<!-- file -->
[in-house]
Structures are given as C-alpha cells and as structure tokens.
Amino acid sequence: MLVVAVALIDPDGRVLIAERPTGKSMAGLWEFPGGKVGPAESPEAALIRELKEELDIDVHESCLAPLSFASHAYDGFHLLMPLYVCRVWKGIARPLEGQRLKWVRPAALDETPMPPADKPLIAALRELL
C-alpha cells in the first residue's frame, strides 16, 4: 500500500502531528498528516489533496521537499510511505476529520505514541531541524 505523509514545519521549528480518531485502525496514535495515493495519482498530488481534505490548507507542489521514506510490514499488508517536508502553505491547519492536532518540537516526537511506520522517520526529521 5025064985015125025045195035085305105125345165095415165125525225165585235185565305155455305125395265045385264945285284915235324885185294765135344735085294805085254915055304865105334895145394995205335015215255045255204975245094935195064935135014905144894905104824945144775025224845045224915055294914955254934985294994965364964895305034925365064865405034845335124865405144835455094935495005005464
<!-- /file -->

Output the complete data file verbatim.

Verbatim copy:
[in-house]
Structures are given as C-alpha cells and as structure tokens.
Amino acid sequence: MLVVAVALIDPDGRVLIAERPTGKSMAGLWEFPGGKVGPAESPEAALIRELKEELDIDVHESCLAPLSFASHAYDGFHLLMPLYVCRVWKGIARPLEGQRLKWVRPAALDETPMPPADKPLIAALRELL
C-alpha cells in the first residue's frame, strides 16, 4: 500500500502531528498528516489533496521537499510511505476529520505514541531541524 505523509514545519521549528480518531485502525496514535495515493495519482498530488481534505490548507507542489521514506510490514499488508517536508502553505491547519492536532518540537516526537511506520522517520526529521 5025064985015125025045195035085305105125345165095415165125525225165585235185565305155455305125395265045385264945285284915235324885185294765135344735085294805085254915055304865105334895145394995205335015215255045255204975245094935195064935135014905144894905104824945144775025224845045224915055294914955254934985294994965364964895305034925365064865405034845335124865405144835455094935495005005464